litchi tomato

Hello! Please find our Sustainable Agriculture Research & Education report about litchi tomato here. Thanks for reading.

litchi tomato fruit

A quick intro to the project…

Conversations between my husband Bryan and I often start with, “I wonder how…,” but it can be hard to afford the resources to pursue curiosity on a working farm. Budgets and time are tight, setting priorities is critical to a successful farm. And this is where the Northeast SARE (Sustainable Agriculture Research & Education) program comes in. Farmer grants allow us to explore new possibilities with less risk because through the program, we can get paid for both our time and materials to investigate new possibilities that might be hard to justify without outside support.

In 2017 I was awarded funding to explore the feasibility of growing litchi tomato as a new small fruit for small scale farms. After exploring/evaluating production methods, fruit quality & yield, labor inputs, and weediness potential, the answer is NO! In its current state, litchi tomato is not worth growing as a commercial crop. Without SARE funding, this would have felt like a huge waste of time. Instead, I got paid for my time to figure out that there’s a lot of genetic variability within litchi tomato. Some plants produce easy-to-pick, full succulent fruits with a rich flavor suggestive of raspberries, rose hips, and something tropical. Some plants produce dry, bland fruits. Others don’t release their fruits. The spiny calyxes stay wrapped around the ripe fruit or the plant wants to “hold” the fruit – a clean abscission layer doesn’t develop and the fruits tear when picked.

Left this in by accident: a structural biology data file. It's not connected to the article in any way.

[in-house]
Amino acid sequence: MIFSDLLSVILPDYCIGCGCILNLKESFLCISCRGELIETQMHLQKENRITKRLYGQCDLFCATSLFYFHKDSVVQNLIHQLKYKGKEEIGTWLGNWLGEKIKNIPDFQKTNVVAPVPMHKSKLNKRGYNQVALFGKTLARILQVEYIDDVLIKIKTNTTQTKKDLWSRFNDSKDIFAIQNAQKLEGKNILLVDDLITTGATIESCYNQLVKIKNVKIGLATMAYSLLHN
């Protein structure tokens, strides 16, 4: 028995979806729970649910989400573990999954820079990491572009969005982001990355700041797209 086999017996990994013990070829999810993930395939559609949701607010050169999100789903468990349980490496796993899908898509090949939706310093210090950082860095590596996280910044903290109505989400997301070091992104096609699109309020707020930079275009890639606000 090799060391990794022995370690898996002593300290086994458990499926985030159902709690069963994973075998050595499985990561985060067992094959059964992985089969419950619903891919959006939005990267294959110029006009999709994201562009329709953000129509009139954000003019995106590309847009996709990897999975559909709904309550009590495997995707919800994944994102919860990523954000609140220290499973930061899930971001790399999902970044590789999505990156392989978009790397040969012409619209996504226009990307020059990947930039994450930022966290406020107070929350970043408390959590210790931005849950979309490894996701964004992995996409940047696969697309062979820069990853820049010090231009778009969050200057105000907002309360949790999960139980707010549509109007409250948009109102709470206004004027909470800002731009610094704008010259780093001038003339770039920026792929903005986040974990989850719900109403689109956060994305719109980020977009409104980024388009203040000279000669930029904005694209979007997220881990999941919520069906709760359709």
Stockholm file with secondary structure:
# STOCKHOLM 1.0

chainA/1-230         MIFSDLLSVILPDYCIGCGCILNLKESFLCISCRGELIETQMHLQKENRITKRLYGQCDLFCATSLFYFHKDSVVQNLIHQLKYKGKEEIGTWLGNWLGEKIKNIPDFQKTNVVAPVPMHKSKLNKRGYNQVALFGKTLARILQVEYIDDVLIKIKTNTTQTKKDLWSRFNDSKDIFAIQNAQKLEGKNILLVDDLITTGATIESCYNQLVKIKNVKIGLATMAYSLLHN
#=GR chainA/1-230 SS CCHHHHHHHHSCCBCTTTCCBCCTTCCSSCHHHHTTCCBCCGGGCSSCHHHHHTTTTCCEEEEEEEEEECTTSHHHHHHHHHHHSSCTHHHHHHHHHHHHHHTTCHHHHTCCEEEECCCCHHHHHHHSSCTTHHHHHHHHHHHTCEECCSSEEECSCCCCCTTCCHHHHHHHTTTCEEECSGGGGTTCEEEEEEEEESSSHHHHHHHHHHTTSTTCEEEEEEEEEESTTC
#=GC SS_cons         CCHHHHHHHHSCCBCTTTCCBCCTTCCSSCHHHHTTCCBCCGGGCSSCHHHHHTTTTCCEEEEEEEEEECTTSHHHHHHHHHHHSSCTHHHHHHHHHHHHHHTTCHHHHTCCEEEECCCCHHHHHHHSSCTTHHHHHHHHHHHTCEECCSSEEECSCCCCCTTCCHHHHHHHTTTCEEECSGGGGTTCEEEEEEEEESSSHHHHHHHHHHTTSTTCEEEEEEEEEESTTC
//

We also found that litchi tomato can become a localized weed. Litchi tomato is a perennial plant native to Brazil, and has been found to be a weed problem on range land in the southern US where the ground does not freeze. In the Northeast, plants do not survive the winter (though they did survive single-night lows of 24), but their ample seed set and quick growth does allow for the establishment of a seed bank in the soil. While the seedlings are similar in vigor to tomatoes and thus easy to cultivate out, they’d be problematic if established in perennial beds, unkept edges, or pasture.

For the complete report, please go to our website and follow the link (which helps me keep track of outreach numbers), and for more information about what kinds of projects are funded by SARE, visit their page.

Working with Northeast SARE has been great. The application process is straight forward and there is a high acceptance rate for farmer proposals. Maybe most importantly, there’s a really supportive administrative team that’s been helpful in answering questions and understands what it’s like to conduct a research project within a working farm. So farmers, maybe this growing season, keep track of some of your wonderings and think about submitting a grant proposal this fall!